The book mentions the fact that you can create plugins while writing very little code by copying the functionality from other existing plugins. After all, why spend time rewriting something that’s already been put out there (although an argument could be made for the sake of learning)? With that in mind, I thought about the different plugins that I’d executed in the past and what they did.  The typedurls plugin would obviously take care of parsing the TypedURLs subkey for me; I only needed to find code that would parse the TypedURLsTime value data containing the FILETIME structures.  The first plugin that came to mind is also one of my favorites: the userassist2 plugin.

So to create the TypedURLsTime plugin, I started simply by copying the code that parses the contents of the UserAssist key and adding that to the parsing code for the TypedURLs key.  I then went in and removed some unnecessary portions, such as the part decoding the ROT-13 values existing in the UserAssist key.  I was left with code that would parse both of the subkeys I’m interested in; I just needed to correlate the results to make the output easier to read.  There is an abundance of material out there to help you get started with Perl. is a nice way to learn the basics; you can also go out and buy one of the many books that exist on the subject (Learning Perl on Win32 Systems was recommended to me).  After reading though a bit of the basics (comparing values, looping, hashes, etc.), I put together the rest of the plugin to correlate the results and display them appropriately.  I added a couple of variables, but the vast majority of the code and the actual work was completed using functionality from two previously written plugins.  That’s it.  In very little time and roughly 10 lines of code, I’d put something together that can be used to extract and make use of the information from the TypedURLsTime subkey or simply add in as part of a plugin file for future use.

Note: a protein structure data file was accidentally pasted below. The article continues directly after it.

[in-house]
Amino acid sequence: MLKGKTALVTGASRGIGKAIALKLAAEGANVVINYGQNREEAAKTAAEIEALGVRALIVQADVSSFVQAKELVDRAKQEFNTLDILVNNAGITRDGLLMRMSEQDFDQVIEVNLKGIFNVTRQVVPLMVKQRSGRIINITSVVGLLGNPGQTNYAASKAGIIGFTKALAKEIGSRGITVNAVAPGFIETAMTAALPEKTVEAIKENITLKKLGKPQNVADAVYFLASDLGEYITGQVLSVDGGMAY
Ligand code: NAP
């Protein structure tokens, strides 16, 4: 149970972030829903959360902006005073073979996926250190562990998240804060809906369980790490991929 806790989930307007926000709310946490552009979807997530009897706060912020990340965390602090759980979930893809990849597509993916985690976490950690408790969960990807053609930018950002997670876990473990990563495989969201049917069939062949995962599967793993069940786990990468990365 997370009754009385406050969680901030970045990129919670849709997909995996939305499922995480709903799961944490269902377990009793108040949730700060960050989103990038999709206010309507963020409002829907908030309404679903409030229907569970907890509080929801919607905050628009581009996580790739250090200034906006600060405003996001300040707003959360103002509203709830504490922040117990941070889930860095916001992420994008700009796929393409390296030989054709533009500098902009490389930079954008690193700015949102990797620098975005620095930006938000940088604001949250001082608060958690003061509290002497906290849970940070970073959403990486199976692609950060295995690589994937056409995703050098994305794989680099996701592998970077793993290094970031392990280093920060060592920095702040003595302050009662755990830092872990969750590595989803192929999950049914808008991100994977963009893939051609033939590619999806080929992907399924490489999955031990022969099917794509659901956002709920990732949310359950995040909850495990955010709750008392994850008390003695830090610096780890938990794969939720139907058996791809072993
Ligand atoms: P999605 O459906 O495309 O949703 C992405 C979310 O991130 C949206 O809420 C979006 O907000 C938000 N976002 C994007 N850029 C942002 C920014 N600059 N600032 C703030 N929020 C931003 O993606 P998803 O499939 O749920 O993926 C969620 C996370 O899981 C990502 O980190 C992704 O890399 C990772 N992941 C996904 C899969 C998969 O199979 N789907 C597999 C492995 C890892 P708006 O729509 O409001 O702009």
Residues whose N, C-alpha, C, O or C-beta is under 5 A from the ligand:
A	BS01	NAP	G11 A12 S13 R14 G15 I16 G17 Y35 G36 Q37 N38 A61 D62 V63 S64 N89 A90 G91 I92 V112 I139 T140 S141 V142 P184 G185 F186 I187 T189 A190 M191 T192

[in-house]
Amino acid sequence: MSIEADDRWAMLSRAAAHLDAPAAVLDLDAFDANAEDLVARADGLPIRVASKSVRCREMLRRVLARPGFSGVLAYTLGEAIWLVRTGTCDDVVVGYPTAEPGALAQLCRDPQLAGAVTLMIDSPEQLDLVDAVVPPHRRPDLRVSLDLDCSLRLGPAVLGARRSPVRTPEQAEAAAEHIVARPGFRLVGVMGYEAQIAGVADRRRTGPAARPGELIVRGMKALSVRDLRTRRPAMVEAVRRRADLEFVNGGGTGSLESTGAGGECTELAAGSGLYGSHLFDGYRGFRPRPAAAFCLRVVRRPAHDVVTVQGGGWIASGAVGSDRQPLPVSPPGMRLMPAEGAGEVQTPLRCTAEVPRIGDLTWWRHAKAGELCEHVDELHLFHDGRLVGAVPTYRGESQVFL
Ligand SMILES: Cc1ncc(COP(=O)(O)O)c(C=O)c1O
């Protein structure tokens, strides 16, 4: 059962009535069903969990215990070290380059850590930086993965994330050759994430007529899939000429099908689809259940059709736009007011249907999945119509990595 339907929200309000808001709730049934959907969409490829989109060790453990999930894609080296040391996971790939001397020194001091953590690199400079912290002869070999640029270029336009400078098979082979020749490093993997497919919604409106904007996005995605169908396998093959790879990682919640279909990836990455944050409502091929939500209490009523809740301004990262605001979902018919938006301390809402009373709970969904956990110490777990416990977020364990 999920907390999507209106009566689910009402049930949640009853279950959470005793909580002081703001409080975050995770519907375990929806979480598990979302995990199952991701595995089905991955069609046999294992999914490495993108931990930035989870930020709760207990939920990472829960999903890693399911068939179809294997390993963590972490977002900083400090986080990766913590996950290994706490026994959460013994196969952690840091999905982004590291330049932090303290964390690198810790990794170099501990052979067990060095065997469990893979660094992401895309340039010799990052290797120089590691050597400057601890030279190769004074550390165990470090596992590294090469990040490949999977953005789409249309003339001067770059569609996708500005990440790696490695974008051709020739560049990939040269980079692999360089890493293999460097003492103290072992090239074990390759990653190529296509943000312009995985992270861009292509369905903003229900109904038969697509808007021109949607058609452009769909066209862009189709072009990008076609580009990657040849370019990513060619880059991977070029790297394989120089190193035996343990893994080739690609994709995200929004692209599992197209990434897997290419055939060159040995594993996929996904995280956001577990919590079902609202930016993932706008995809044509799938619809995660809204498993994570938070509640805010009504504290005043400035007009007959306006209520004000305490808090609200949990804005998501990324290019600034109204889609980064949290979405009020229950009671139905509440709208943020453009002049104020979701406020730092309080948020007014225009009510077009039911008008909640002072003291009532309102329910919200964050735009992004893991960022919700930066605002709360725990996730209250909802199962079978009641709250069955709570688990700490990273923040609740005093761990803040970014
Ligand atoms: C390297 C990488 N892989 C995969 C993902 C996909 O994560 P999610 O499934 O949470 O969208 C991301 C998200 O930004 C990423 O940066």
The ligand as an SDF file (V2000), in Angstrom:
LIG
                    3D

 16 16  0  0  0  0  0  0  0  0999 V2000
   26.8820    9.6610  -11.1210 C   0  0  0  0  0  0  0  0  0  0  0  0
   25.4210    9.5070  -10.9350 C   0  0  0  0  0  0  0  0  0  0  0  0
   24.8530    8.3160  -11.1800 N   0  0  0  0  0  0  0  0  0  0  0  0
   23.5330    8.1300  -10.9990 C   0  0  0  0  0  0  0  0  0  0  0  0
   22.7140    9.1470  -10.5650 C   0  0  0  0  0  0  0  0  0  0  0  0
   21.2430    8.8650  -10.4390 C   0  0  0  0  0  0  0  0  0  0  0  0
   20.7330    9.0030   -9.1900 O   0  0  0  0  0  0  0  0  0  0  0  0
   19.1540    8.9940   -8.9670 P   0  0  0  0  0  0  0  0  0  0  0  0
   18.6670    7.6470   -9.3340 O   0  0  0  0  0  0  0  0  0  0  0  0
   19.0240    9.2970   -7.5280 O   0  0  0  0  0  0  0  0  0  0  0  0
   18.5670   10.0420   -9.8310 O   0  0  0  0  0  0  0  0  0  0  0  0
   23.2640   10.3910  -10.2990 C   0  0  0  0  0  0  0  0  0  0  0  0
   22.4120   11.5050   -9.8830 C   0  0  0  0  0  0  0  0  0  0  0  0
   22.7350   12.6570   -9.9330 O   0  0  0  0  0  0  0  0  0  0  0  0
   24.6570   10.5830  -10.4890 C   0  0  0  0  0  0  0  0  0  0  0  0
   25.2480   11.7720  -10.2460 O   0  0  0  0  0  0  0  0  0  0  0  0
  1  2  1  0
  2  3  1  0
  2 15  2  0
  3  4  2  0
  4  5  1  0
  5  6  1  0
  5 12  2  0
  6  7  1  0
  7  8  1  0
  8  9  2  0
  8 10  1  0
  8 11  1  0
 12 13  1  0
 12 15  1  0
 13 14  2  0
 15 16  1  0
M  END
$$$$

This obviously required very little coding, but that’s part of the point.  I was surprised at how easy it was and the limited amount of Perl knowledge that’s required to create a working RegRipper plugin.  That’s not to say that other plugins wouldn’t require much more coding and a deeper knowledge of Perl, but this is an example of how easy it can be. So the next time you think about writing a RegRipper plugin or realize that one would be helpful, think about what you’re trying to pull from the registry. What is the format of the data you’re trying to parse?  Are there existing plugins that perform some or all of the required functionality, except applied to a different key?  You might find that nearly everything you need is already out there and available, you just need to piece it together.

If you’re interested in viewing or testing the typedurlstime plugin, it’s included as part of the updated RegRipper plugins archive available from the RegRipper wordpress site (or more precisely, the RR supplemental plugins google code page).  I also went ahead and modified the reporting format to allow for outputting in TLN format, which is available with the typedurlstime_tln plugin (included in the download).  The output of the typedurlstime plugin could easily be modified to report in csv format as well.